When does gluten-free actually mean zero gluten? You think that would be an easy question. But in the last couple of years the Food and Drug Administration has taken this question on as it explores creating rules for enforcing voluntary gluten-free labeling.
Right now, it is considering allowing a company to label a product gluten-free if it tests below 20 parts per million (ppm) of gluten. The FDA’s announcement regarding all gluten-free labeling has been delayed for the last year, but it is expected to come out sometime this summer.
Because of the timeliness of the issue, thesavvyceliac.com did an unscientific survey of the celiac community asking several questions about the proposed 20 ppm gluten standard; including this question: Do you think a 20 ppm gluten standard is a good and safe standard by which the US FDA should follow?
100 people responded to the survey which was conducted in late June of 2009. 45%– most of the respondents– said the proposal was not a safe standard that the FDA should follow. These respondents believe 0 gluten should be the standard because “gluten-free means no gluten”. 38% agreed that the 20 ppm standard was good for celiacs. While 17% said no, the 20 ppm was too liberal and preferred a 10 ppm standard.
Gluten-free means no gluten
“I have a huge problem when products that actually CONTAIN gluten are labeled gluten-free,” one respondent commented. In that respondent’s case like others in the 45% range, it is “the principal of the thing” that bothers them. “You would not say ‘peanut-free’ and put a small amount [of peanuts] in,” another respondent said.
Others were concerned about confusion on the amount of gluten they would be ingesting if they had several products that tested under 20 ppm in one day. One person said “People would have to be VERY aware of portion sizes.” While another said, “I don’t want to have to do math computations to add my ‘ppm’ per serving or day.”
One respondent was downright angry, “I GET SICK when I have even a trace of gluten, so this means my asinine government will be creating an entire bevy of products whose sole purpose is to make me continuously, violently ill…if they go through with this idiotic plan [the federal government is] asking for a major class-action lawsuit.”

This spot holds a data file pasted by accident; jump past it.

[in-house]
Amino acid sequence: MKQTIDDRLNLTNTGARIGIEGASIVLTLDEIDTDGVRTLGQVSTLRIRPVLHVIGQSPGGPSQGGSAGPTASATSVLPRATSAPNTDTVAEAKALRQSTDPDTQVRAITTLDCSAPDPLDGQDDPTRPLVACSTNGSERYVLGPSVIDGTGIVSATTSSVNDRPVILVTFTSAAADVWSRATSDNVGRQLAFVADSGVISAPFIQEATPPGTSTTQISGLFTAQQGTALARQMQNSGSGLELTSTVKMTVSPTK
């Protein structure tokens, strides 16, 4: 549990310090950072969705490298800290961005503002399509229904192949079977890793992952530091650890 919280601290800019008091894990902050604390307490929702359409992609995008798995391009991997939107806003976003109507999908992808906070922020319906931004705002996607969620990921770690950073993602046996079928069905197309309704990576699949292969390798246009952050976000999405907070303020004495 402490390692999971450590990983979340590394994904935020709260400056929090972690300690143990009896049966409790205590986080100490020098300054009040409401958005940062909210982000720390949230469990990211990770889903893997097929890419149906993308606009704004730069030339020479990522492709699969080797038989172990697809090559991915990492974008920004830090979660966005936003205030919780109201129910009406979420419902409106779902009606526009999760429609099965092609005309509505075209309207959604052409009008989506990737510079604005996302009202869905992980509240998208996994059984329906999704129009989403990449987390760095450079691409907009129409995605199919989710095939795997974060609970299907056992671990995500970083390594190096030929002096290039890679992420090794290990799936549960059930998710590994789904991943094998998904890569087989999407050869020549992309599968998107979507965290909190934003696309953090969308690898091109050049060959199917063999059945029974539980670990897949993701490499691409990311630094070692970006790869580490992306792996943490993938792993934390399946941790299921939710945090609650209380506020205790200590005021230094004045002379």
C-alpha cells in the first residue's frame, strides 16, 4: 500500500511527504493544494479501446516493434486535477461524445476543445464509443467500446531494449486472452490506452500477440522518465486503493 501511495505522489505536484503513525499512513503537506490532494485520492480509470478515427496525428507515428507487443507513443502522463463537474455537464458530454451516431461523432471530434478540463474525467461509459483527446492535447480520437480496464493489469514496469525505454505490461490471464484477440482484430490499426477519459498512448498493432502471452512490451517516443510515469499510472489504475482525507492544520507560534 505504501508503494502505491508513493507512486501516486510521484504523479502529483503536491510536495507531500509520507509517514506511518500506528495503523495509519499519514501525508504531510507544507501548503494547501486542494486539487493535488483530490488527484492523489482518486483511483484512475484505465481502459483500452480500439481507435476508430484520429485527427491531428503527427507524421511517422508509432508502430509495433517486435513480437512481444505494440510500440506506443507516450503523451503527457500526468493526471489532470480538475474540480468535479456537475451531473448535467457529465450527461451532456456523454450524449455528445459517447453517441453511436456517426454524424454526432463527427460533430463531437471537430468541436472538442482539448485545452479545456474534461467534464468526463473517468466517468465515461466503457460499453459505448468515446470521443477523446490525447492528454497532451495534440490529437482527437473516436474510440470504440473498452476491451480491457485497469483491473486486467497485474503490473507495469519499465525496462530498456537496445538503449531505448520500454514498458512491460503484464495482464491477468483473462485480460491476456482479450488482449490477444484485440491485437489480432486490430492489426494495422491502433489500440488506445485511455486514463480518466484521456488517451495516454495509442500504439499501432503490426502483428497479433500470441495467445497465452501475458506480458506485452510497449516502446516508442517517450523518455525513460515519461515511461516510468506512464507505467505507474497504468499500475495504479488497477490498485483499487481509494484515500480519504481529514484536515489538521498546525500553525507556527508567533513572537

Several respondents mentioned technology may not actually be able to test to 0 ppm. The Gluten Free Certification Organization confirms this on its website saying “No testing method is available that measures to zero.” This doesn’t mean it isn’t something to strive for however.
Okay with 10 ppm standard
While 10 ppm isn’t on the table for the FDA’s proposed standard, we asked the question to gauge whether somewhere in between 20 and 0 would be acceptable. 17% of you agreed. “I get sick at the 20 ppm level, but not at 10 ppm or less.” Another person wrote, “We currently buy from several companies who test for the 20 ppm, but I think 10 ppm would be a better fit for gluten-free. I don’t think 0 ppm is realistic.”
20 ppm standard is good
Of the 38% who agreed with the proposed FDA gluten standard, some put their faith in history and science. “It is the international standard,” one respondent wrote, “Really the US has no standard and should come in line with the rest of the world.” Another person said, “20 ppm is nondetectable when tested.”
While others worry about what will happen to gluten-free foods if we don’t accept the 20 ppm standard. “I’m afraid that if people try ot push the level to something lower than that, the food manufacturers will balk and not even try to accommodate the gluten-free community.” Another person said “Setting an unrealistic lower limit will mean that manufacturers will just not label their foods at all, which helps no one. A testable higher limit that manufacturers can obey is better than an untestable one that forces them to not label GF foods.”
Summing it up
One thing I think we all agree on is that some labeling needs to be done. I personally would prefer mandatory labeling over voluntary, but that’s not up for discussion. As for the ppm debate, I’m torn. I have one part of me that says “Duh, gluten-free needs to be free of gluten”, the other part of me wants to believe in the science that says foods below 20 ppm is acceptable and safe. I know my daughter, Emma, and our former exchange student, Ida, have had the Chex cereals which test below 20 ppm and have had no problem with them at all. But other people say they do.
It is a debate that won’t be solved here, but certainly a topic worth talking about. More on this topic to come…
*For more background on 20 ppm, check out a recent post on thesavvyceliac.com